In all 3 studies, race/ethnicity was determined based on self-report. Protocols were approved by the institutional review boards at all institutions involved and all participants signed a written informed consent.

Study of Osteoporotic Fractures

The SOF is a longitudinal study of older white women (N = 9704) at 4 clinical centers in the United States designed to identify risk factors for fracture.10 At baseline (1986-1987), DM was ascertained based on a self-reported diagnosis, and insulin use was ascertained in those women reporting DM. Women were queried regarding use of bone-active medications, including oral glucocorticoids. Approximately 2 years after baseline, femoral neck hip BMD was measured at visit 2 by dual-energy x-ray absorptiometry (DXA) on 7959 women. Women were excluded due to missing data on DM status (n=20) and due to fractures adjudicated as uncertain (n=13), resulting in 7926 women in these analyses. Women were queried about fractures every 4 months by postcard and at clinic visits. Reported fractures were centrally adjudicated and confirmed based on a radiology report or radiograph. In these analyses, only fractures occurring between December 1988 and July 2008, after the hip BMD measurement at visit 2, were included.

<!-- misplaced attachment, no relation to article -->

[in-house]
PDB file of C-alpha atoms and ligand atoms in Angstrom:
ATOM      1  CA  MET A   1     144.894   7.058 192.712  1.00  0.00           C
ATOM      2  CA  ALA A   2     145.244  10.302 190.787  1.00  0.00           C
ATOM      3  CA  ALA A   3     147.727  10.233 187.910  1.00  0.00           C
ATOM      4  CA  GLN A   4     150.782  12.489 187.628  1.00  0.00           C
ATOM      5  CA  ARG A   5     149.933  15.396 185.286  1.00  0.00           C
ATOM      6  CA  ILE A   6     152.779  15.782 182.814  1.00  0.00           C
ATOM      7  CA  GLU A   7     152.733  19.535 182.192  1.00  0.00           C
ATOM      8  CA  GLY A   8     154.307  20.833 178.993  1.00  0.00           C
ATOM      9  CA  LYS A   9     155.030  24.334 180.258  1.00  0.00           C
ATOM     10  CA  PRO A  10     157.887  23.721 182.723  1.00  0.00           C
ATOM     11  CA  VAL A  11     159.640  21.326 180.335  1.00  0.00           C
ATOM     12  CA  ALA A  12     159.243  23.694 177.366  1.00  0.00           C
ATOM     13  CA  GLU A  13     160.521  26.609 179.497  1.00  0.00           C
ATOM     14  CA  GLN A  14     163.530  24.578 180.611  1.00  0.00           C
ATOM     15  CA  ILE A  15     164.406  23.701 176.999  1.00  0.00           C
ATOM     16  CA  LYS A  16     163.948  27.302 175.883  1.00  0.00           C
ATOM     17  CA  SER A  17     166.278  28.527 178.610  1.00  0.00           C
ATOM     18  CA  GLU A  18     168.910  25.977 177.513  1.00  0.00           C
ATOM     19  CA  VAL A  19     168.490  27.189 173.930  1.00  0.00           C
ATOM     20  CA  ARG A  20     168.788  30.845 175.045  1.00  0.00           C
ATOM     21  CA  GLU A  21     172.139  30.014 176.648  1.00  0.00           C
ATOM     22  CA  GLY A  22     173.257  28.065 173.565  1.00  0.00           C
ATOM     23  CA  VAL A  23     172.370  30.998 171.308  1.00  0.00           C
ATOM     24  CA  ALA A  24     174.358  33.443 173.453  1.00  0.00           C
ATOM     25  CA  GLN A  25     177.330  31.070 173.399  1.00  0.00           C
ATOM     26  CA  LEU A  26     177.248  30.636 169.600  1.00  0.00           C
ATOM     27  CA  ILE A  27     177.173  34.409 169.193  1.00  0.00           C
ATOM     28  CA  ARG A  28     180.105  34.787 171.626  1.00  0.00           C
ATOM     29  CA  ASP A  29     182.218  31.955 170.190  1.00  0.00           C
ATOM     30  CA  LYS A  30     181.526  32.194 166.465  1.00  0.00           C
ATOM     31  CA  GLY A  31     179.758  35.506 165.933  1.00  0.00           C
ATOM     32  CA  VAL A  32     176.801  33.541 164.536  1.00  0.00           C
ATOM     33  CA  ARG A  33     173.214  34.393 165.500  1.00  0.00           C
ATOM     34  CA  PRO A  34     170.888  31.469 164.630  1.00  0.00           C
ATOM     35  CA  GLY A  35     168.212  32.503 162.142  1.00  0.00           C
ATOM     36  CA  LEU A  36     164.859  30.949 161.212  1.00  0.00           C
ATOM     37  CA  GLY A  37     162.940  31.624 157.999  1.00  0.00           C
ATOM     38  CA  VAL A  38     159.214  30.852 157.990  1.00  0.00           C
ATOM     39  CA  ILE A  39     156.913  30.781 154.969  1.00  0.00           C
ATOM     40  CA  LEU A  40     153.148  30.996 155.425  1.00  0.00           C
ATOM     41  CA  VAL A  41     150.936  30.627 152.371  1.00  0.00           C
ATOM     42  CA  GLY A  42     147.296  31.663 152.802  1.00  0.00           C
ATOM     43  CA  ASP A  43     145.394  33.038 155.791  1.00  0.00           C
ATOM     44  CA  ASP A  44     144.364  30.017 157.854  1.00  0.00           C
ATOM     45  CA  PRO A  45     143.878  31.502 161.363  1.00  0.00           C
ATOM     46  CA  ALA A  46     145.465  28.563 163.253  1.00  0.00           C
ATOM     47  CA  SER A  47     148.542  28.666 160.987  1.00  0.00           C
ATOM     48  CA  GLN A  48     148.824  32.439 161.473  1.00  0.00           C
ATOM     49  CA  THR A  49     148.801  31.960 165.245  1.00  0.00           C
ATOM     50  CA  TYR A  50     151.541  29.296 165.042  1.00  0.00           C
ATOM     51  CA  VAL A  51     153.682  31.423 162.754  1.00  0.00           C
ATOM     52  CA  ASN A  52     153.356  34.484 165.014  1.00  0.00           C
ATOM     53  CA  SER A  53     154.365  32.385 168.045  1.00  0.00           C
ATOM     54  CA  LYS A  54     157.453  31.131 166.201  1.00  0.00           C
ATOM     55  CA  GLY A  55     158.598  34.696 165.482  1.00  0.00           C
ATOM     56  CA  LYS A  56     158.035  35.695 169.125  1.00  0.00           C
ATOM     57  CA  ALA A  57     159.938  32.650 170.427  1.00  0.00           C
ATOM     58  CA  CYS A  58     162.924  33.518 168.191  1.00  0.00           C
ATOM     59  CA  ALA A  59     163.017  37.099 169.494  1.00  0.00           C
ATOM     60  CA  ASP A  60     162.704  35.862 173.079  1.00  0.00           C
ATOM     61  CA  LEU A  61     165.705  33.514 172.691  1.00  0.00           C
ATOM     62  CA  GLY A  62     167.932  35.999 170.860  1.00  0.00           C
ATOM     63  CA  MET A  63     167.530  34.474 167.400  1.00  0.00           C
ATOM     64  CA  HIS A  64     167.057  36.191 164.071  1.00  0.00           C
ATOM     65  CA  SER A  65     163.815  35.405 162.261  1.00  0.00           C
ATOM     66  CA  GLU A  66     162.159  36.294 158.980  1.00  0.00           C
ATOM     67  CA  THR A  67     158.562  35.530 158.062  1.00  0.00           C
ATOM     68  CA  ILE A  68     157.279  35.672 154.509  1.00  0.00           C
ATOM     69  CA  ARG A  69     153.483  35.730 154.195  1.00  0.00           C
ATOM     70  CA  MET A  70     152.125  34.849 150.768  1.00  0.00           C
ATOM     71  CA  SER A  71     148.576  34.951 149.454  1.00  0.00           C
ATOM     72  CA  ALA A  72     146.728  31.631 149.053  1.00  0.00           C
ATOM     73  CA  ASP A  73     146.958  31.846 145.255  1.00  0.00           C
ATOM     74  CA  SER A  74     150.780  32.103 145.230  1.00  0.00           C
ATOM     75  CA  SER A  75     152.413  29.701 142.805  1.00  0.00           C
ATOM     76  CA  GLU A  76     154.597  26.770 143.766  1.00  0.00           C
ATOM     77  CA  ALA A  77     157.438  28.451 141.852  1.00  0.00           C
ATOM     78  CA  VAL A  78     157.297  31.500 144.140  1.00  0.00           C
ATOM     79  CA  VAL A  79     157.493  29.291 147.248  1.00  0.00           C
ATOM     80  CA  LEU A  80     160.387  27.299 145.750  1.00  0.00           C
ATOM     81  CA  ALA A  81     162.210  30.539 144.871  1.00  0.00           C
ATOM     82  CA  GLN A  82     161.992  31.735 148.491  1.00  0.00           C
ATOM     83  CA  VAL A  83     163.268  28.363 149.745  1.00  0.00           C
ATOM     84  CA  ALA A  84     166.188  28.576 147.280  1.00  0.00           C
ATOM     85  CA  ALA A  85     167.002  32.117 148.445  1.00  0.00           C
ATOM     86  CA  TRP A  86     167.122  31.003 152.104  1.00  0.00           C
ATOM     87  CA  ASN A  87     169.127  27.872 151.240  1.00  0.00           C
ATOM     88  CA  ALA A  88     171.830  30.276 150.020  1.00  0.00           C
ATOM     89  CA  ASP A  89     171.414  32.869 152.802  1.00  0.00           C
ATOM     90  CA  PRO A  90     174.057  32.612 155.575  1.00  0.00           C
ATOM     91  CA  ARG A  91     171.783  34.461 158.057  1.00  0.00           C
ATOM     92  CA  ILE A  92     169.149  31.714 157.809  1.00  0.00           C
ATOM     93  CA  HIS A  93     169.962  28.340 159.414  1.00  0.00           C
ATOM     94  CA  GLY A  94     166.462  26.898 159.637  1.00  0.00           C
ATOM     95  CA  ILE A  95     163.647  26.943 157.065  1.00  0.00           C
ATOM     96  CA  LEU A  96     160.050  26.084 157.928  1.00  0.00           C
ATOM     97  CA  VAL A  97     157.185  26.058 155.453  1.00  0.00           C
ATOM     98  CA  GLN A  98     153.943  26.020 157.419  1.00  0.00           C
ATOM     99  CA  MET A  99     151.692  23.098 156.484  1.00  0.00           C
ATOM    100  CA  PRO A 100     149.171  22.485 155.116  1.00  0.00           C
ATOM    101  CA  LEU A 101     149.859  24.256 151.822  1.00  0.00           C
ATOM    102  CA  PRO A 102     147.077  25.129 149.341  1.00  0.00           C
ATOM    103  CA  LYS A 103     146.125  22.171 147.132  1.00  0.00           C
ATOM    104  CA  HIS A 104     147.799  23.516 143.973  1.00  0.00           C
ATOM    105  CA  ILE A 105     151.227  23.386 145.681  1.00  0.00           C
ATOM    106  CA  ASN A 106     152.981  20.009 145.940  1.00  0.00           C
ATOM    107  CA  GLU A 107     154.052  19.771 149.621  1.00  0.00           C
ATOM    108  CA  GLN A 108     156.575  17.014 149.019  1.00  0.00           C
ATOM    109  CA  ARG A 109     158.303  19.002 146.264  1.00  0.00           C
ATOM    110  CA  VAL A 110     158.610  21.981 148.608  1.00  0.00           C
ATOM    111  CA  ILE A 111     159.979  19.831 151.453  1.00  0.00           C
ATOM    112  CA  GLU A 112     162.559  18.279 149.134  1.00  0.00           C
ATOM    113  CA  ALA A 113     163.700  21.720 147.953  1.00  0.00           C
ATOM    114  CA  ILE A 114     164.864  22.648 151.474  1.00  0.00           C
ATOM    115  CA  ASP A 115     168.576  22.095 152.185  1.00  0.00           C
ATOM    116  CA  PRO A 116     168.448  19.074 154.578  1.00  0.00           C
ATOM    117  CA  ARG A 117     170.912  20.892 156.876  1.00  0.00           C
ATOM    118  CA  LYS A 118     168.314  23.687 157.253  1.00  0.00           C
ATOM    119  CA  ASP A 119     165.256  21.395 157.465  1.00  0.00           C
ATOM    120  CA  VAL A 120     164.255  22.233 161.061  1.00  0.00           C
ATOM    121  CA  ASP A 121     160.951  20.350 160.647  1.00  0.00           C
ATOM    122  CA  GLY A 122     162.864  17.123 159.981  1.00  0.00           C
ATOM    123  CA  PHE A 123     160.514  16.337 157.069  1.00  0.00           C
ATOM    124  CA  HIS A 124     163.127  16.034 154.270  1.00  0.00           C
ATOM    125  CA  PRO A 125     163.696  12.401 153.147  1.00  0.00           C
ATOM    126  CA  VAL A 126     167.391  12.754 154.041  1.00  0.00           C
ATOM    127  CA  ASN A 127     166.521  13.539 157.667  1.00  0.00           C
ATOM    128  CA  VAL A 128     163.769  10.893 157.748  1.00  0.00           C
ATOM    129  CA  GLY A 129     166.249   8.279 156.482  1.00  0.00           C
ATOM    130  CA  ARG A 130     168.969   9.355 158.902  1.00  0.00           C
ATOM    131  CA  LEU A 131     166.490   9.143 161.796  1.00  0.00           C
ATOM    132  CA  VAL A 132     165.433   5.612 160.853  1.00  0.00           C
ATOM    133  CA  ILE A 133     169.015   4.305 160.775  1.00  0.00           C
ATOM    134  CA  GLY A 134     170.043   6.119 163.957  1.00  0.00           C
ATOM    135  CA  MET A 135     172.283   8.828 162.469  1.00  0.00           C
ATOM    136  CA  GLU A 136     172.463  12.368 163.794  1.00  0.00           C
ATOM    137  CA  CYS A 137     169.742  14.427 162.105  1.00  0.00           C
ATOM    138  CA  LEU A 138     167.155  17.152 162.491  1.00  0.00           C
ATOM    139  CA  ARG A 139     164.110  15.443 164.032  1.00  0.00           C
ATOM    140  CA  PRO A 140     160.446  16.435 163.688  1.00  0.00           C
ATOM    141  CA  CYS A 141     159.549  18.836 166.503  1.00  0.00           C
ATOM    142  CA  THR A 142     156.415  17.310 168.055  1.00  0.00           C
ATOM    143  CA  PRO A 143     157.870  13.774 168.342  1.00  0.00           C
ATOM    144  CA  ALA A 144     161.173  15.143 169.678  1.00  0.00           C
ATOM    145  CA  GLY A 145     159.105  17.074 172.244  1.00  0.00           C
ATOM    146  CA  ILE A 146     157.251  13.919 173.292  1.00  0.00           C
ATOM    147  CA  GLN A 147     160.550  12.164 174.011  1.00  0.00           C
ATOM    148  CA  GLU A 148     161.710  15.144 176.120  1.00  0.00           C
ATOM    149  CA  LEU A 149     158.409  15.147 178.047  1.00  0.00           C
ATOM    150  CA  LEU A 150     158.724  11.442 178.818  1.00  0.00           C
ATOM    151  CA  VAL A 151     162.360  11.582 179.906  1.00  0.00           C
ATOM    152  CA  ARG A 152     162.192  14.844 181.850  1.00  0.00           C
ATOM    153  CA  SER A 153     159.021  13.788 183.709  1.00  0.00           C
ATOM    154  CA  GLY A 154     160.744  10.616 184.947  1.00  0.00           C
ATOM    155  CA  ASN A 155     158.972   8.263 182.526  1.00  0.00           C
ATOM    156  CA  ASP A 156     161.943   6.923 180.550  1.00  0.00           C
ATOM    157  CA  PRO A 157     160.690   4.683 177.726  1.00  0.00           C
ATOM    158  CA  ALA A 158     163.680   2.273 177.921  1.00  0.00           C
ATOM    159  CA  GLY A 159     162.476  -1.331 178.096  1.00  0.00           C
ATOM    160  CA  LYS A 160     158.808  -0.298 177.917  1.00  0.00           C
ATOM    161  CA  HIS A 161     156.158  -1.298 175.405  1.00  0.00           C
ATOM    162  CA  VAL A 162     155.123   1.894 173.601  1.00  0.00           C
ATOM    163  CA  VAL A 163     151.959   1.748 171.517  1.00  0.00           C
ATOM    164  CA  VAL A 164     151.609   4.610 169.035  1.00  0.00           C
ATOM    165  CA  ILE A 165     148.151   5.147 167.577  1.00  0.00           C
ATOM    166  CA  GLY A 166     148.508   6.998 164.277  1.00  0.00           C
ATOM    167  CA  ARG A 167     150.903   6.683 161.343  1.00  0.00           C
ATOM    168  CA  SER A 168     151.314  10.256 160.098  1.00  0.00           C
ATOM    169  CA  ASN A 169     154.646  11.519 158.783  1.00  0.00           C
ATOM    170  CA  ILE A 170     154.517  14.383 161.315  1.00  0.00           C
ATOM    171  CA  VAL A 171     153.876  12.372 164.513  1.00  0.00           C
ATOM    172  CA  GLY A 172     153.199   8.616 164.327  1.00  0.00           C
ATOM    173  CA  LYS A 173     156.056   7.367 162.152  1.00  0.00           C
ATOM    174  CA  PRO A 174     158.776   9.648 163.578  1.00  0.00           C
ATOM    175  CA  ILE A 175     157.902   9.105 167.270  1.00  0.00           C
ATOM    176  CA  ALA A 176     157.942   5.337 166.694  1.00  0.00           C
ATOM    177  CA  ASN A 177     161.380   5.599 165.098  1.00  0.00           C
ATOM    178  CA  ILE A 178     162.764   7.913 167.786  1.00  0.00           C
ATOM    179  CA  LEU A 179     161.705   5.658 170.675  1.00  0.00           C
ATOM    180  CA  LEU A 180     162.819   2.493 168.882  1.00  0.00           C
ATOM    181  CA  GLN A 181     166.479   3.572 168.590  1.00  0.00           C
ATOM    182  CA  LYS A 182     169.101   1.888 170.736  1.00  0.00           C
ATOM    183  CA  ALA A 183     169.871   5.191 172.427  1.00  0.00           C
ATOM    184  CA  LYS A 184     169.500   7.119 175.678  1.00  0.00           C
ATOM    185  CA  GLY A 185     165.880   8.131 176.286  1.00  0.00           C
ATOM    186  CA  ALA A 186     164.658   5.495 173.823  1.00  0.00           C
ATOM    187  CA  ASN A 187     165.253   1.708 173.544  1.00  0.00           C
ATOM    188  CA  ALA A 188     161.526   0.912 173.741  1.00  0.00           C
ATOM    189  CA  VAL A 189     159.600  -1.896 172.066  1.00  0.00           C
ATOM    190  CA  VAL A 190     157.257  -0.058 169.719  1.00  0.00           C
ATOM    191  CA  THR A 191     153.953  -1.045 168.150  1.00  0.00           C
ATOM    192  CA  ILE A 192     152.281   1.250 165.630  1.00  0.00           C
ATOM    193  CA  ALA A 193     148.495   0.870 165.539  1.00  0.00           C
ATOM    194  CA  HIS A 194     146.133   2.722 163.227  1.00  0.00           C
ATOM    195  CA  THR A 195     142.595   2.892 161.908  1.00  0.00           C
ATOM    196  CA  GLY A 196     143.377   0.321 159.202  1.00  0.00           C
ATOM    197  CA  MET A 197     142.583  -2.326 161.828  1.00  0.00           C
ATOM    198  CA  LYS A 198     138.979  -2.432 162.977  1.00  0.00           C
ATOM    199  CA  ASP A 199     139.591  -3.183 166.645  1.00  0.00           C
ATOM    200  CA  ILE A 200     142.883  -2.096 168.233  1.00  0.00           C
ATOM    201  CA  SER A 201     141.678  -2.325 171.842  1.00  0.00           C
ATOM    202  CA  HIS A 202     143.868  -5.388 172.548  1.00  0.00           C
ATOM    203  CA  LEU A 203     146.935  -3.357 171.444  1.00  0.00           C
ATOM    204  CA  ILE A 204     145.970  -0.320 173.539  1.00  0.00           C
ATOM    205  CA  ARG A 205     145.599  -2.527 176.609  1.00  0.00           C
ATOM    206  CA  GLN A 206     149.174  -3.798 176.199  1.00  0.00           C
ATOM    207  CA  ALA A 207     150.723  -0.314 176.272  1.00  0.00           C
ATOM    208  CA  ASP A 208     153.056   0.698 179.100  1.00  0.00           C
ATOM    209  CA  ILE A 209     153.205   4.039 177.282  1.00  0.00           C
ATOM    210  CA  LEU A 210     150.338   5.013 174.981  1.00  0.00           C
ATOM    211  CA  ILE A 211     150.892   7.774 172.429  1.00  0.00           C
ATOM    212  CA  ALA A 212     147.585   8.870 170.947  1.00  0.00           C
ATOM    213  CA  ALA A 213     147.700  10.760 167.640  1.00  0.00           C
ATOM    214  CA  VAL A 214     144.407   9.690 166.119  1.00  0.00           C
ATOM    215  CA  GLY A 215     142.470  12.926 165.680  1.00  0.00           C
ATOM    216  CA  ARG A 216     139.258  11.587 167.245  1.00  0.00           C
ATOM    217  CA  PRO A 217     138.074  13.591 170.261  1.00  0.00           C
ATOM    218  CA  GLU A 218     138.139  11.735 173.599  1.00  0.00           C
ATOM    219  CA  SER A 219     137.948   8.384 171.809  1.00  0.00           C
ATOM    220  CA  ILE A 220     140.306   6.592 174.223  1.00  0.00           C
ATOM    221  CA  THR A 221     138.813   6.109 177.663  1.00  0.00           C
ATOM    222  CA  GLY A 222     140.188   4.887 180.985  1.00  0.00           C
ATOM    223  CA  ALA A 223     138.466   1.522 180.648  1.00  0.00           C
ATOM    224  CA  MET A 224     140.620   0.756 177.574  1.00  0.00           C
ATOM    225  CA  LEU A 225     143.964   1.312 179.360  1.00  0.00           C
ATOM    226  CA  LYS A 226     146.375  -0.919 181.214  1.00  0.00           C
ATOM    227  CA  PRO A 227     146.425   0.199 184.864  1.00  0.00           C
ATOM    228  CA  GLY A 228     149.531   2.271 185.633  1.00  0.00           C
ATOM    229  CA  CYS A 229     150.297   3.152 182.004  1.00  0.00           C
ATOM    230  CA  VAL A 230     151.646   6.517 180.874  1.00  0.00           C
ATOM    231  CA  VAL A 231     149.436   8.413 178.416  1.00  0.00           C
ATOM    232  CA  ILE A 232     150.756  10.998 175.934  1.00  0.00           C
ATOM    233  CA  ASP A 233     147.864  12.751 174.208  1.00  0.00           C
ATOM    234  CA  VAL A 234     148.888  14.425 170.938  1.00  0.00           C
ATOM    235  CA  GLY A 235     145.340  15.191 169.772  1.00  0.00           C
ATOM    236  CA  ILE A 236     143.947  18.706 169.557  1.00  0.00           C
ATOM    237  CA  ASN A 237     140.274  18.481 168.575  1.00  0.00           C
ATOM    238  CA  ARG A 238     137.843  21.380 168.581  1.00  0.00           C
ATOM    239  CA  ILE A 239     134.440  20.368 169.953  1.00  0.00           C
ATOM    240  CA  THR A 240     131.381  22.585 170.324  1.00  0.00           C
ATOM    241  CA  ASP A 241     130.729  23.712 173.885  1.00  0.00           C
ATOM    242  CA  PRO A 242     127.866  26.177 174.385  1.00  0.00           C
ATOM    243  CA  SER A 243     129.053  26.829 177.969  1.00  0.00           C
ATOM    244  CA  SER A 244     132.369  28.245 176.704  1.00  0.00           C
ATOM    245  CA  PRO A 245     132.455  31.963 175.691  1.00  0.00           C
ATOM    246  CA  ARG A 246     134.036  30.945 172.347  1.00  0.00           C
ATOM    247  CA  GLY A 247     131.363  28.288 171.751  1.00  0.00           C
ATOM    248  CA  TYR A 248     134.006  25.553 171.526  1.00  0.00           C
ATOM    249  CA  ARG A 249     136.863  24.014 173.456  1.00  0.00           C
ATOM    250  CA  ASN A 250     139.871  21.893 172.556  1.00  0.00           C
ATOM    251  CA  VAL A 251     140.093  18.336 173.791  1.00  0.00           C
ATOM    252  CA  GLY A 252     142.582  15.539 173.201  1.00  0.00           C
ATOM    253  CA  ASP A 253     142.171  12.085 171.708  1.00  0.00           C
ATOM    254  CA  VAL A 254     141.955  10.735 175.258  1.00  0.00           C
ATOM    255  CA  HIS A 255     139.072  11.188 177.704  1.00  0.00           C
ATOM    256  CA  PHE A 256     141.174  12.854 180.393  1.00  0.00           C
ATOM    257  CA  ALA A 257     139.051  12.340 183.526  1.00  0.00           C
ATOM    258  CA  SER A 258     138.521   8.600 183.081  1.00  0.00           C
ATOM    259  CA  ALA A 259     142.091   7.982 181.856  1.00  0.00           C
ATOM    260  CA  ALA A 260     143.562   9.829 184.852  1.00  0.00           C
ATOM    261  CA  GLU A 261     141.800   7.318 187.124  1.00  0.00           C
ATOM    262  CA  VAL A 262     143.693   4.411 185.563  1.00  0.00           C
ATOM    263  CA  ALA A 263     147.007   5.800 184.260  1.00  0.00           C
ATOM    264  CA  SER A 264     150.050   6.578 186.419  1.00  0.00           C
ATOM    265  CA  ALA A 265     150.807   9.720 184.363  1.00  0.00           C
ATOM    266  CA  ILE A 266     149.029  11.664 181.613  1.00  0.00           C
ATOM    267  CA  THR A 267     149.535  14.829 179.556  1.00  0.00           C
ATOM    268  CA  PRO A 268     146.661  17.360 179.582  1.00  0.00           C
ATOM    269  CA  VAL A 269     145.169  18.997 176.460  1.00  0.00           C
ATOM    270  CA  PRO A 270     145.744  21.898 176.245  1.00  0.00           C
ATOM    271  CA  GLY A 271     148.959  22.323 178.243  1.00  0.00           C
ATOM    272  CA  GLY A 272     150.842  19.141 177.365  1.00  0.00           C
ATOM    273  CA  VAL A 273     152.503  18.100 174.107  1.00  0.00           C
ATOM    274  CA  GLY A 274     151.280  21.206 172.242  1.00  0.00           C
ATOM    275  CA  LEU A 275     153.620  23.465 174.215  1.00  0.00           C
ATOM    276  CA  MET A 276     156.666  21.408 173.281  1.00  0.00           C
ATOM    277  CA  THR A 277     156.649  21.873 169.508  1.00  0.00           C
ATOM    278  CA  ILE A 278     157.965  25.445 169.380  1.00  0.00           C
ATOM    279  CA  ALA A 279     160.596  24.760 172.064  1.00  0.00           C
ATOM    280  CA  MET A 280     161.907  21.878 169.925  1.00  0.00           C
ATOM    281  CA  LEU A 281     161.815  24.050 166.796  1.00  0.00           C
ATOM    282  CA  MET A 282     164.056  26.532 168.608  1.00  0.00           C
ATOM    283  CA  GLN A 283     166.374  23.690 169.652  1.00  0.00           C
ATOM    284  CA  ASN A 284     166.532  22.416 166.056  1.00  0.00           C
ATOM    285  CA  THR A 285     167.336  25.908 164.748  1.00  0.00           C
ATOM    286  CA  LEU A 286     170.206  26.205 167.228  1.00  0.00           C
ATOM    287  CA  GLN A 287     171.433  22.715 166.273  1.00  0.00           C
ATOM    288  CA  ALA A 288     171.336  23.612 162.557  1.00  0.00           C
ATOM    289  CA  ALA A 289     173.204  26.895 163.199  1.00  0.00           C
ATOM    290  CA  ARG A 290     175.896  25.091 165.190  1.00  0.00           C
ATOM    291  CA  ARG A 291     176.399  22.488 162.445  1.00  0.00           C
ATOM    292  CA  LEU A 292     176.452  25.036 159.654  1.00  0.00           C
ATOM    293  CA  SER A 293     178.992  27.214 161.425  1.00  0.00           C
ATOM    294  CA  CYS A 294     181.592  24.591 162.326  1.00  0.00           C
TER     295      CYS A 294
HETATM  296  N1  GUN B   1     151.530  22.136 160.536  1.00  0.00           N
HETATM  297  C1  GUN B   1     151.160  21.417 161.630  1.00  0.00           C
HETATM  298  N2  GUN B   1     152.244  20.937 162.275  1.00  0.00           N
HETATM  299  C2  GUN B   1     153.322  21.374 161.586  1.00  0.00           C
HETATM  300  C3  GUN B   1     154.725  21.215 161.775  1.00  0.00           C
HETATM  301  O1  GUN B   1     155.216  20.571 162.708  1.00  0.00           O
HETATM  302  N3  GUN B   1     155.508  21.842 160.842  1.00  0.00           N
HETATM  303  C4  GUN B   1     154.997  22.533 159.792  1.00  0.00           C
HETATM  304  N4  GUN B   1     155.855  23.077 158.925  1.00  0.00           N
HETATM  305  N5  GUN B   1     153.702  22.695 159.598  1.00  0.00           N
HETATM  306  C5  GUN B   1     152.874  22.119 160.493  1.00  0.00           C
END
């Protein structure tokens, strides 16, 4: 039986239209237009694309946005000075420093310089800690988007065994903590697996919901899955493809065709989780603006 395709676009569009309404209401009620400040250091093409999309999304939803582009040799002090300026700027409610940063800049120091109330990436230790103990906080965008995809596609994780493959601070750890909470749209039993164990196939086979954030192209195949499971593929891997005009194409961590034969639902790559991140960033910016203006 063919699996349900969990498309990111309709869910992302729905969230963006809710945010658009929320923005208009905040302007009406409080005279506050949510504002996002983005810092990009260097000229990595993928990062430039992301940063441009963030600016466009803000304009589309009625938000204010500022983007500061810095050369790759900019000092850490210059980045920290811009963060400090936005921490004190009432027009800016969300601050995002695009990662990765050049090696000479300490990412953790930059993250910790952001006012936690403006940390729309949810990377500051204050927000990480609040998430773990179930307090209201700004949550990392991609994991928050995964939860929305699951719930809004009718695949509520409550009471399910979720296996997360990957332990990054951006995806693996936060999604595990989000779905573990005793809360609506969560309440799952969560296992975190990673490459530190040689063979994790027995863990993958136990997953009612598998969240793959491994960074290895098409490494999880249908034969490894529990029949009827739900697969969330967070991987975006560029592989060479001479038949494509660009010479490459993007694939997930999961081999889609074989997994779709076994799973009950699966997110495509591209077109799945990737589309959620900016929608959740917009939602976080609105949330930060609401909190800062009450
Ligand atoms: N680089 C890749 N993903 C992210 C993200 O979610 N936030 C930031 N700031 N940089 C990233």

Osteoporotic Fractures in Men Study